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What I’ve been reading this month

Maybe I’ve not been in the right frame of mind for reading this month, or maybe I’ve made some bad selections. Either way, nothing has really blown me away.

The blockbuster book of the summer, David Nicolls’s new book Sweet Sorrow, was a beautifully written story of teenage first love, set against a background of an interestingly complex family breakdown, and a (slightly tiresome) summer children’s production of Romeo & Juliet. Despite the evocative and often funny writing, it all felt a bit too long to me, and perhaps a little too saccharine, even by Nicholls’s standards. I didn’t feel as absorbed by the world of this novel as I have by most of Nicholls’s other books.

Hannah Fry’s Hello World was an enjoyable a well-written lay summary of the strengths and limitations of computerised algorithms as applied in real-world settings. I particularly enjoyed the concise clarity of the book combined with occasional wit. I didn’t personally feel like this book gave me much new insight to the topic, but I think that is a reflection of having read a reasonable amount in this area before, and this book being aimed at an audience perhaps newer to the topic.

Lots of friends have been praising Zen Cho’s The Perilous Life of Jade Yeo recently, so I thought I would give it a go. It was a fun romantic novella set in the late 1920s told from the point of view of a straight-talking young woman from Malaysia crashing up against the buttoned-up sensibility of folk in England. The central character was great fun, a really entertaining and endearing creation, but I found some of the language a bit uneven and perhaps a little anachronistic—or, at least, not in keeping with my expectations of the language of that era as someone who knows very little about it.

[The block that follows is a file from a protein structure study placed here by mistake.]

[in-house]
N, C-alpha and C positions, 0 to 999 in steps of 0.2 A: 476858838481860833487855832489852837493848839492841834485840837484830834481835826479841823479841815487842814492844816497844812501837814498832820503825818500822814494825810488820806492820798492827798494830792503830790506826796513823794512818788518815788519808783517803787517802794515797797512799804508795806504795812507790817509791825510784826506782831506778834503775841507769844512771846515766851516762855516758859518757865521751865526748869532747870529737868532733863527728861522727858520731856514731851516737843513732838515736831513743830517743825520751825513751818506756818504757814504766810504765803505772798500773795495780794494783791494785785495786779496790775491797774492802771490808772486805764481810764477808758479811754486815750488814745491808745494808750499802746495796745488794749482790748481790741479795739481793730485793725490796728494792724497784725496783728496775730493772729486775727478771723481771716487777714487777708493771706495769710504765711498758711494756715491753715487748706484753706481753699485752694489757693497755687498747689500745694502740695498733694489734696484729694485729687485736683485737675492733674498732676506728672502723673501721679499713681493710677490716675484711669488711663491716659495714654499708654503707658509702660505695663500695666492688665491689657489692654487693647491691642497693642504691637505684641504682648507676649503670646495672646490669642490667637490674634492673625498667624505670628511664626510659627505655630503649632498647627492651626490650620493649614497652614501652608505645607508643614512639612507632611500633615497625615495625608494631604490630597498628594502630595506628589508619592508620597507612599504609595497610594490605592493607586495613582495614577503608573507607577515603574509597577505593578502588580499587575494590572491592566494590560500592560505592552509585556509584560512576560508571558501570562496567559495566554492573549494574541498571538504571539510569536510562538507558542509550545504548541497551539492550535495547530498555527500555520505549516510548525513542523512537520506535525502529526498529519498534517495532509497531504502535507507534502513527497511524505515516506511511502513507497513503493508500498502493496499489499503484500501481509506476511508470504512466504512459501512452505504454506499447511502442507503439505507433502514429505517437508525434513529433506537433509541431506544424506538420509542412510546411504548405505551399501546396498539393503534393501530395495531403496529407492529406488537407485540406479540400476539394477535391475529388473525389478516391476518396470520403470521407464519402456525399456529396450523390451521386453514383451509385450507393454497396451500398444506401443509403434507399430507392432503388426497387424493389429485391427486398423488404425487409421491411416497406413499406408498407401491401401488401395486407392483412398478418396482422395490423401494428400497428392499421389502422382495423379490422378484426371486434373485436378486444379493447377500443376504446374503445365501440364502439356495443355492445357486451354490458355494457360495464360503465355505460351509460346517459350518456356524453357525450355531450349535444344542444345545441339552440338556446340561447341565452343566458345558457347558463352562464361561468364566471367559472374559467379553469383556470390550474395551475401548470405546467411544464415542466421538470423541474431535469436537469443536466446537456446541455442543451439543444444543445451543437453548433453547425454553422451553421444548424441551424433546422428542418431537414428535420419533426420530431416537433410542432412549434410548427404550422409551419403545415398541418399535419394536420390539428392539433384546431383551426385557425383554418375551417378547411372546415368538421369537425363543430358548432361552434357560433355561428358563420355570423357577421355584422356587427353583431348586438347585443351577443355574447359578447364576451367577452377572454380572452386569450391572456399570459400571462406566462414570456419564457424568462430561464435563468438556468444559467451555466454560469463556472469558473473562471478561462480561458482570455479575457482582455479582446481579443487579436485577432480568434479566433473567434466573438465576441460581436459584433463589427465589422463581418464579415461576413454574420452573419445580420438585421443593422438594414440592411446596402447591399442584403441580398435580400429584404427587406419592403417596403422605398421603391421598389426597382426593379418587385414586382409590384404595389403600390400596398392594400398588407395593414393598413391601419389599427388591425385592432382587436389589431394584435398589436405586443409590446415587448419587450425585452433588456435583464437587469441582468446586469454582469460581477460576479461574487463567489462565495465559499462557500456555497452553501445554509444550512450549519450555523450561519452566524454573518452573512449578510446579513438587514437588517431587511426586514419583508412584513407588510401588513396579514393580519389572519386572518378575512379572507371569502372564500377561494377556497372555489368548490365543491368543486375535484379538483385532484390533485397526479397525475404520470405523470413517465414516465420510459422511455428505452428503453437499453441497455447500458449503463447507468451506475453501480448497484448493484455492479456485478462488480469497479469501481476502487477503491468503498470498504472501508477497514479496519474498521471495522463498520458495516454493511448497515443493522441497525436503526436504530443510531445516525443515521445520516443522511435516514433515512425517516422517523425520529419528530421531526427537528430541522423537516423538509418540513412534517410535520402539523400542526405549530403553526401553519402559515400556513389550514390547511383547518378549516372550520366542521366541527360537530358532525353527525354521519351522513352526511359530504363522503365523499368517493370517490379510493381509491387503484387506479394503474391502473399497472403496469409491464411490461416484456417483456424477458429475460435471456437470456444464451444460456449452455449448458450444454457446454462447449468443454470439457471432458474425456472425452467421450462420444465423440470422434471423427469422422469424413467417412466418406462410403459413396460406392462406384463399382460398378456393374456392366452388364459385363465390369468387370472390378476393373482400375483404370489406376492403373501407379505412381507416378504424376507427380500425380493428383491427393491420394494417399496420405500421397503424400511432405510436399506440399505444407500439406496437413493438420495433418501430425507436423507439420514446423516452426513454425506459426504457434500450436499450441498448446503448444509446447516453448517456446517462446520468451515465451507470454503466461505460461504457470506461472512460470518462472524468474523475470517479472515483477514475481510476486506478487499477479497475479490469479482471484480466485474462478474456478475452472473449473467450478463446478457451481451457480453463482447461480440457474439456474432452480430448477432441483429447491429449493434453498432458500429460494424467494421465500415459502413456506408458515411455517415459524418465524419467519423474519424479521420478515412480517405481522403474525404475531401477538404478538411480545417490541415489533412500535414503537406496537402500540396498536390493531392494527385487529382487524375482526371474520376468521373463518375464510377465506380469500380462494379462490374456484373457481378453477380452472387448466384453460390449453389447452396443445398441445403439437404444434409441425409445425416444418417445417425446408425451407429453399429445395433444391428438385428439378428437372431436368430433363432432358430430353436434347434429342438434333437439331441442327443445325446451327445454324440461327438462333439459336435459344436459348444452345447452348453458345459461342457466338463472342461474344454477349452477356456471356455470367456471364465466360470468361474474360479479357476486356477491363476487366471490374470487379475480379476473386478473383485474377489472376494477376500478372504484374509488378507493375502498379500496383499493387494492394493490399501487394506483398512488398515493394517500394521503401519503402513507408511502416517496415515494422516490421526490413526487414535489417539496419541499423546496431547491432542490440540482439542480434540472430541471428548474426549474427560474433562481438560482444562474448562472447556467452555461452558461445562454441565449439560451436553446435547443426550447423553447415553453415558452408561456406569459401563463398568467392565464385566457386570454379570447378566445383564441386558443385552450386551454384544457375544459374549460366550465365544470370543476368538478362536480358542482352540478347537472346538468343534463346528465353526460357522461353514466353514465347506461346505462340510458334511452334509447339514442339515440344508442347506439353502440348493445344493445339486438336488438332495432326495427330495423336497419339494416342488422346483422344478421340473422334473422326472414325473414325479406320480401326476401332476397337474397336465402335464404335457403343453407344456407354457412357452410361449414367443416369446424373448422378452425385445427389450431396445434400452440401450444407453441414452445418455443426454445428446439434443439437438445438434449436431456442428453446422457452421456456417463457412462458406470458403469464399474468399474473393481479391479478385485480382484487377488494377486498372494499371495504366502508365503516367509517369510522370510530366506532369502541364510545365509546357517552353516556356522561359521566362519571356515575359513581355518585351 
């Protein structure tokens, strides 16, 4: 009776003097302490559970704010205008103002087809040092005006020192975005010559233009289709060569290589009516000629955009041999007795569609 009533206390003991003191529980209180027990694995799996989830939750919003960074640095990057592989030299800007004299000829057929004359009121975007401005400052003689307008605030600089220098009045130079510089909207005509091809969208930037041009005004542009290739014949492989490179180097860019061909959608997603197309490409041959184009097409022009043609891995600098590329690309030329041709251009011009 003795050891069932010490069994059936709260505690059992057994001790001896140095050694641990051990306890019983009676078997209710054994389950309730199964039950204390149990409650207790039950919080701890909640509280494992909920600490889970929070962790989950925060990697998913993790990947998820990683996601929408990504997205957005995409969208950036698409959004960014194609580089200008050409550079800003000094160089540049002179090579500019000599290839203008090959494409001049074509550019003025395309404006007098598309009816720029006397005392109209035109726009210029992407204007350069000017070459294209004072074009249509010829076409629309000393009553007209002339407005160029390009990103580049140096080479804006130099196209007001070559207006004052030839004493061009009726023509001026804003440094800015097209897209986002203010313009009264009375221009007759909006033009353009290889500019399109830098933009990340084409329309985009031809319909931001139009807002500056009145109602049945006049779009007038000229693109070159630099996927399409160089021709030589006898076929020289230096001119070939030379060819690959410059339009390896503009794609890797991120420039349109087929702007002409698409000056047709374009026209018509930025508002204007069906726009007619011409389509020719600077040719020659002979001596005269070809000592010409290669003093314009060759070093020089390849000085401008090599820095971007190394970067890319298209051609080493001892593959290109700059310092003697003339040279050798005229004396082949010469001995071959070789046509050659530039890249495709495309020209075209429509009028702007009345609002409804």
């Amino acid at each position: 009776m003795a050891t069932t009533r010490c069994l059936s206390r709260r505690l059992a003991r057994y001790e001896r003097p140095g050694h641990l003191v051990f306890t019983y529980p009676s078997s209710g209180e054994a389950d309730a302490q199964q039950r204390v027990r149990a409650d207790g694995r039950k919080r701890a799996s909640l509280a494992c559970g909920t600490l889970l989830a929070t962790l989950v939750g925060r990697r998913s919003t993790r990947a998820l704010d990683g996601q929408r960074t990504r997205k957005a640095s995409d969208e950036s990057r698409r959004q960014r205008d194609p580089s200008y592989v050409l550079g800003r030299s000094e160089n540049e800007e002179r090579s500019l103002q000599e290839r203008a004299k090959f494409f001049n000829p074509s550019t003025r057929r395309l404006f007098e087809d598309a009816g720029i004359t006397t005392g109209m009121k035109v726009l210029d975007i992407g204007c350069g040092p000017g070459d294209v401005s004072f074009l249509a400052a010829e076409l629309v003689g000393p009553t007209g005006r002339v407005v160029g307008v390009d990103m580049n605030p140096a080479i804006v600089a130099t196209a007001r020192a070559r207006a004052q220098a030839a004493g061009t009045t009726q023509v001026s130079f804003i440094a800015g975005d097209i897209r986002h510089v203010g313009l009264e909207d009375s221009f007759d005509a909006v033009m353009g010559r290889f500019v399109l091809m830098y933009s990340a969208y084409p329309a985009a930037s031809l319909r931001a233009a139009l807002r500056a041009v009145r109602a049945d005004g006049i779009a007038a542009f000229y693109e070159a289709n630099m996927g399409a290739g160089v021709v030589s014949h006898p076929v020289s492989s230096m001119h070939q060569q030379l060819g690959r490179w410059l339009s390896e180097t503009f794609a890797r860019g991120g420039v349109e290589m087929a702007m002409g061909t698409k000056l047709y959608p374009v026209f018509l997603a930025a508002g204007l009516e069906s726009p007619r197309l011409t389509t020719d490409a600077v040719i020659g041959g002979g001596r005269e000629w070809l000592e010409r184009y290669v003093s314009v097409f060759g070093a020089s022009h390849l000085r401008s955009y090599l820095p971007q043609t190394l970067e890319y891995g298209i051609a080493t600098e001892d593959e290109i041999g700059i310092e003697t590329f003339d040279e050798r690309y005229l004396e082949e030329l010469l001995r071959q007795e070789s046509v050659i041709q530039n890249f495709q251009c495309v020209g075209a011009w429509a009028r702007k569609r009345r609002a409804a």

It’s hard not to feel a bit fed up of politics at the moment, but I nonetheless picked up Isabel Hardman’s Why We Get the Wrong Politicians. This was a sympathetic portrait of the work of MPs, arguing that they do a poor job of legislating partly because they spend so much time on casework clearing up the fallout of previous poor legislation. Sometimes, Hardman overdid the sympathy—”MPs do not needs the complex motor skills of a surgeon”, so it’s fine for them to drink taxpayer subsidised alcohol over lunchtime—and it made me wonder a little about her motivations. All things considered, I found this to be less analytical and solution-focused than I’d hoped.

In Brotopia, Emily Chang related deeply shocking experiences that women have had in Silicon Valley jobs, and made a compelling case for change. I would have liked there to have been more discussion of the underlying societal drivers for the appalling behaviour. I also felt that Chang’s concentration on viewing the lack of diversity in tech companies through the sole lens of sexism occasionally produced odd results. For example, there is a section where she talks about horribly racist groups on social networking sites, and her conclusion is that this would have been less likely to have been tolerated if there were more women in the company… which may be true, but perhaps other types of diversity in the workforce might have helped more. This book opened my eyes to a problem that I’ve probably paid too little attention to in the past; but I don’t think it was necessarily the best form of the argument.

I seem to be on a bit of a musical thread to my reading at the moment. I picked up Jonathan Biss’s Coda, a 30-odd page essay on his relationship with composers’ “late” works. I’d forgotten how well Biss writes, and I thoroughly enjoyed reading his clear and enthusiastic account, with some really inventive turns of phrase.